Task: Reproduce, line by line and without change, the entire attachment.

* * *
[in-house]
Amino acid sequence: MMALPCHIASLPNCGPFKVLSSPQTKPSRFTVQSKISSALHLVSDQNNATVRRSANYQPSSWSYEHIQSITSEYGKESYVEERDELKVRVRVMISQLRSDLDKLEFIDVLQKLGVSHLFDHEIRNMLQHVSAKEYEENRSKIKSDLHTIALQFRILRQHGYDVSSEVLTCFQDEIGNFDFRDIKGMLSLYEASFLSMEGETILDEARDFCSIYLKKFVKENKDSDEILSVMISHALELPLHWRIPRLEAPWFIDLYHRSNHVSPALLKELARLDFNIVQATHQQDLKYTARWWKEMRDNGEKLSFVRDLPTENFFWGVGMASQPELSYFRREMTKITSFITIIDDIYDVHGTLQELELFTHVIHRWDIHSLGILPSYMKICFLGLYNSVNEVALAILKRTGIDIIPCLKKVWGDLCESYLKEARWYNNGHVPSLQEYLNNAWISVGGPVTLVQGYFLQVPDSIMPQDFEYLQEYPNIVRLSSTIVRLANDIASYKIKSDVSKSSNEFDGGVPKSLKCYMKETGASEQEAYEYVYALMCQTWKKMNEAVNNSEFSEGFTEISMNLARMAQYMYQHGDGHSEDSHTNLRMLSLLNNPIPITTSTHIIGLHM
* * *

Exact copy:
[in-house]
Amino acid sequence: MMALPCHIASLPNCGPFKVLSSPQTKPSRFTVQSKISSALHLVSDQNNATVRRSANYQPSSWSYEHIQSITSEYGKESYVEERDELKVRVRVMISQLRSDLDKLEFIDVLQKLGVSHLFDHEIRNMLQHVSAKEYEENRSKIKSDLHTIALQFRILRQHGYDVSSEVLTCFQDEIGNFDFRDIKGMLSLYEASFLSMEGETILDEARDFCSIYLKKFVKENKDSDEILSVMISHALELPLHWRIPRLEAPWFIDLYHRSNHVSPALLKELARLDFNIVQATHQQDLKYTARWWKEMRDNGEKLSFVRDLPTENFFWGVGMASQPELSYFRREMTKITSFITIIDDIYDVHGTLQELELFTHVIHRWDIHSLGILPSYMKICFLGLYNSVNEVALAILKRTGIDIIPCLKKVWGDLCESYLKEARWYNNGHVPSLQEYLNNAWISVGGPVTLVQGYFLQVPDSIMPQDFEYLQEYPNIVRLSSTIVRLANDIASYKIKSDVSKSSNEFDGGVPKSLKCYMKETGASEQEAYEYVYALMCQTWKKMNEAVNNSEFSEGFTEISMNLARMAQYMYQHGDGHSEDSHTNLRMLSLLNNPIPITTSTHIIGLHM